No one could have predicted that Aaron Judge’s contract season would include 62 home runs and enough memories for Yankees fans to discuss for seven lifetimes. I’d be interested to see how non-New York fans would react if Judge’s historic season came in a different outfit.
As easy as it would be to write off the transition, “And maybe we’ll find out next year when he signs with a different team,” I’m not going to because the chances of him repeating this season are slim, slim, tiny, slim, slim — whatever better states “It won’t happen”.
Name a stat related to hitting and Judge probably led the league in it this season. I’ve been watching his performance all year not because I care about Roger Maris’ record or the Yankees, but because I thought it was hysterical that the team notorious for its deepest pockets would field its best player and MVP.
While there are some questions about his durability, any other concerns for the front office were gradually dissipated with each ball that disappeared into the stands. I’m not even that big by baseball fan standards, and it’s crazy to me that the Brinks truck hasn’t made a delivery to Judge’s residence yet.
Who will sign Aaron Judge?
There have been reports that the The Giants are poised to outbid the Yankees’ offer. Judge is from California and grew up a San Francisco Giants fan, so there’s a chance he could be swayed for the right price.
If it’s not the Giants, there is a market, albeit a limited one, for a 30-year-old player coming that year. While not every team can afford to sign a ten-year, $300 million deal, the Mets can — and that would be the biggest blow to the Yankee persona.
Perhaps Brian Cashman relies on prestige to make up for the money they’re reluctant to pay Judge, which would be the height of Yankee arrogance amid a World Series drought. For stars, a big part of New York’s allure is the comfort of knowing they’ll be taken care of financially. Being overpaid has long been a perk of being a Yankee.
I’m guessing he re-signs at a huge number and relegates this column to the same level of handshake currently reserved for the Judge and Shohei Ohtani MVP argument. (You don’t break the 60-homer mark for the first “legitimate” time since 1961 and you lose the MVP. Records are too important for baseball writers to overlook.)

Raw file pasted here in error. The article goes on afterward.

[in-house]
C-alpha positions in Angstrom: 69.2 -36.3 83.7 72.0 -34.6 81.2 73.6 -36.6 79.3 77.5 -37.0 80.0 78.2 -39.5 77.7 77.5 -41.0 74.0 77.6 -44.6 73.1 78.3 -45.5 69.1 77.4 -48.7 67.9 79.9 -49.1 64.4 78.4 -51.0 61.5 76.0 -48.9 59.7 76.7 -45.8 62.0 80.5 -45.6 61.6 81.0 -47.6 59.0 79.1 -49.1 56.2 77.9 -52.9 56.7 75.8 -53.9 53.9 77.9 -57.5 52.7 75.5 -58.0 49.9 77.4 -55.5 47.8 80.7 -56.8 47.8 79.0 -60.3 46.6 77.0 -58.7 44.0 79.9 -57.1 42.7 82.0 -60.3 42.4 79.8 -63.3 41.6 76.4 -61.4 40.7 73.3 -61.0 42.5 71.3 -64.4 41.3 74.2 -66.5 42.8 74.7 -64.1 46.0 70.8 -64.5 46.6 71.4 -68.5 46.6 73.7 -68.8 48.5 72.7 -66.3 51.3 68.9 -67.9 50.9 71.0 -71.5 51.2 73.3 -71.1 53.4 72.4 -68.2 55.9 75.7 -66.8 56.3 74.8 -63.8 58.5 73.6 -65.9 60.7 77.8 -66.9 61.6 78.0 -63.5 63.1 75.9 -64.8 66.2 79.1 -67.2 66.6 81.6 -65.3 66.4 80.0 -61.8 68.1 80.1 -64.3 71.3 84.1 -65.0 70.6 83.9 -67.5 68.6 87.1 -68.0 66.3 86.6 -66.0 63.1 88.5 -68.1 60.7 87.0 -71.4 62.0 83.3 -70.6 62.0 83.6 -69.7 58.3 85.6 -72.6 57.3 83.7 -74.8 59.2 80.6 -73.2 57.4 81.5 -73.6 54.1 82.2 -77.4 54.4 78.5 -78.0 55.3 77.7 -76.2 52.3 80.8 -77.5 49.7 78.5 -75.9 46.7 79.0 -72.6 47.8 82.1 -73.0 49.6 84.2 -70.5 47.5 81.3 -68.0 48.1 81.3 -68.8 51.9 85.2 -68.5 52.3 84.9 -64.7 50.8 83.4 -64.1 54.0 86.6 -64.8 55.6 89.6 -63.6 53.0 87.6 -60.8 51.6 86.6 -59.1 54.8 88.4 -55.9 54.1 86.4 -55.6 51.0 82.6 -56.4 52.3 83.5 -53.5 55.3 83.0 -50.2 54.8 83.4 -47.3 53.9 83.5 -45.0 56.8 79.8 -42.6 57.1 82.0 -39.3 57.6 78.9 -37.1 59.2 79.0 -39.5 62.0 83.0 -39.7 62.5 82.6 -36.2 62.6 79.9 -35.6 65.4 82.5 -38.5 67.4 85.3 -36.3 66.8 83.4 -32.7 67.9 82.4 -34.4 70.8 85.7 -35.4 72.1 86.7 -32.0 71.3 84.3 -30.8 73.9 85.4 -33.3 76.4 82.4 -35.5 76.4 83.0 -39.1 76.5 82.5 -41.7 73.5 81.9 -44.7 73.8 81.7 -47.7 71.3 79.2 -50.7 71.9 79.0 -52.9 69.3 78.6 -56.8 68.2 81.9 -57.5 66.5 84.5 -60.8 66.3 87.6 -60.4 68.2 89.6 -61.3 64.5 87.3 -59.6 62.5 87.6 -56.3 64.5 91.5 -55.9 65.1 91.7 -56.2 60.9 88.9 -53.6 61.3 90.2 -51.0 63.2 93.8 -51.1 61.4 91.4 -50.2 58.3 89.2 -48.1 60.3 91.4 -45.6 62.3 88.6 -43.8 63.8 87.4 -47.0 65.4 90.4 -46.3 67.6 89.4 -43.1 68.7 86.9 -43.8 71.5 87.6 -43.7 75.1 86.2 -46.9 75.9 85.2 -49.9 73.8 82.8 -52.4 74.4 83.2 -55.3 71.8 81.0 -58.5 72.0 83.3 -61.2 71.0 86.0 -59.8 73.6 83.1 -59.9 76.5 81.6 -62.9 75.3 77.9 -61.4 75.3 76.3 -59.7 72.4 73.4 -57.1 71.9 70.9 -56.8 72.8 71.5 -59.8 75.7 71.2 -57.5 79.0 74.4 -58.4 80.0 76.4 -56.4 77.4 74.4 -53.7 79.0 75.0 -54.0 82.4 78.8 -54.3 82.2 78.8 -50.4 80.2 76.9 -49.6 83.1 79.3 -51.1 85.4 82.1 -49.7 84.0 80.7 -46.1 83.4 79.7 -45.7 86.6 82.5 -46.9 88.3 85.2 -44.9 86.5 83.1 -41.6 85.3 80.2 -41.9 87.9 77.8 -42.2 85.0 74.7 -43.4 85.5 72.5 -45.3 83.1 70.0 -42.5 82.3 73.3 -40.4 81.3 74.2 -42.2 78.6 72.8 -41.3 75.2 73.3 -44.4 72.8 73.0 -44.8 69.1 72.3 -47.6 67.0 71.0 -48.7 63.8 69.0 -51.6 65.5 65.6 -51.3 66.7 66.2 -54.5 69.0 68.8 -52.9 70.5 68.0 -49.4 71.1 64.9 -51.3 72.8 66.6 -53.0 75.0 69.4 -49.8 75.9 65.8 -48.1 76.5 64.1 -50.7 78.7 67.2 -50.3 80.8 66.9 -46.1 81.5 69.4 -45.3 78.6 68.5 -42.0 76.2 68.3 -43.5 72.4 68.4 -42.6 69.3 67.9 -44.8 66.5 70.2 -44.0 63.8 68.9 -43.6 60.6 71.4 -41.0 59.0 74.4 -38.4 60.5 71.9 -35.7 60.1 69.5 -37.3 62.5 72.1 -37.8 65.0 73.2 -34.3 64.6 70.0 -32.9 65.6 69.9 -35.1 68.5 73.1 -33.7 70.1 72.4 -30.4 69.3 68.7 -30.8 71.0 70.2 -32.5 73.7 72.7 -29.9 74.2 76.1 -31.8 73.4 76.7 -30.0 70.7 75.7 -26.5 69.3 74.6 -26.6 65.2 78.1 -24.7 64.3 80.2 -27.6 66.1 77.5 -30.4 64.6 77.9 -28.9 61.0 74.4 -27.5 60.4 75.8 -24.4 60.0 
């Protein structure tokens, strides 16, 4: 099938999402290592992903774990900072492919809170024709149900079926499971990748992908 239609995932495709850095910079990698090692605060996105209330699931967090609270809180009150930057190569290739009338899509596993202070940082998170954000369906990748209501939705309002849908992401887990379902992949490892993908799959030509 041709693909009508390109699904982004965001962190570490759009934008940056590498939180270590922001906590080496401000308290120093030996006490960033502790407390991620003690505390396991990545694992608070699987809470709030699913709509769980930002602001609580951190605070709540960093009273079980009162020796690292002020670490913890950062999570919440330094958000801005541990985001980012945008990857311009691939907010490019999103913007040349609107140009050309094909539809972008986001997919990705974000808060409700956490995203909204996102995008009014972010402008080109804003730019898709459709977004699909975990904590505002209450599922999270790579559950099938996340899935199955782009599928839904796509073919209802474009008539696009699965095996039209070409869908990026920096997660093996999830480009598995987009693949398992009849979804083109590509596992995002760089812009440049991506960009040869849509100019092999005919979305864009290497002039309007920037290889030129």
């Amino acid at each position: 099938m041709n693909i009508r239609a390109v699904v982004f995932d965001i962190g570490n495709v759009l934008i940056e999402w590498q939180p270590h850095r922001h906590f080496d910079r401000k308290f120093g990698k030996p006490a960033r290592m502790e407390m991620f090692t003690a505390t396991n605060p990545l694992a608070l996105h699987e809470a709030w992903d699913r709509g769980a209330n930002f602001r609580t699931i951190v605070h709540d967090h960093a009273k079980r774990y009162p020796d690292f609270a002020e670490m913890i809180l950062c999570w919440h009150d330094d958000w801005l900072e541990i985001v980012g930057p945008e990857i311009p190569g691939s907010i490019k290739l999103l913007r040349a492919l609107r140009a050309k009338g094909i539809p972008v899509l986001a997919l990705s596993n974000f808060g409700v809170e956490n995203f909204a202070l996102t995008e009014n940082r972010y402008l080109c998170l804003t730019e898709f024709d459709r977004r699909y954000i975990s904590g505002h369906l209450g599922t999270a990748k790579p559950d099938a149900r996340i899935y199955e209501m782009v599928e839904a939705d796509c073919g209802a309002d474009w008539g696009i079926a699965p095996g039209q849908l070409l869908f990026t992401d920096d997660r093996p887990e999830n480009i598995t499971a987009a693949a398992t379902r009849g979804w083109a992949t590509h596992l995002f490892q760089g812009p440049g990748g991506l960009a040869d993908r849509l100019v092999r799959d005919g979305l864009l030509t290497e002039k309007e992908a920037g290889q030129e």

World Series titles and bad contracts: This is what the Yankees do! (He made;)
The other upside to playing in the Bronx is winning championships, something the Yankees haven’t done since 2009. For another franchise, 13 years is far from clear. Blame the Astros, blame bad luck, blame bad management, blame ownership, or just blame the fact that it’s really hard to do.
Be that as it may, New York is not far. The reason the Yankees of my youth were perennial contenders is that they had a core group of homegrown talent surrounded by the best infrastructure money could buy. Punting on Judge is contrary to the club’s most recent success. If this kind of deal will bring the team’s budget to its knees, I have a myriad of questions about the team’s finances.
Yes, I’ve laughed nonstop at Judge’s contract season to end all contract seasons. The reality was that the Yankees were picking on bad contracts like the protagonist in an action movie shrugs off flesh wounds. “So what?” it was once the collective response to criticisms leveled at vulgar contracts.
If this were to happen at the start of the decade, Judge would be on a lifetime deal and Yankee haters would already be mourning Ohtani’s inevitable move to New York, along with the usual rage about salary disparity.
In 2022, the Dodgers and Mets have more money on the books than the Yankees’ $264 million, and the Phillies—the Phillies! — just $10 million away from that. I could understand the mockery of an all-time season if No. 99 wasn’t single-handedly responsible for a large portion of the team’s 99 wins. This is not a Mike Trout scenario where the numbers are hollow.
Replacing the stats of an MVP with an amalgamation of position players is what Brad Pitt does in one Moneyballso it’s disturbing (as well as hilarious) to see the Evil Empire going through every credit and thinking of the same move.
What’s funnier: The Yankees are so strapped for cash that paying Judge risks jeopardizing what were previously thought to be bottomless coffers, or Judge signing with San Francisco a year after making New York fans cry happy;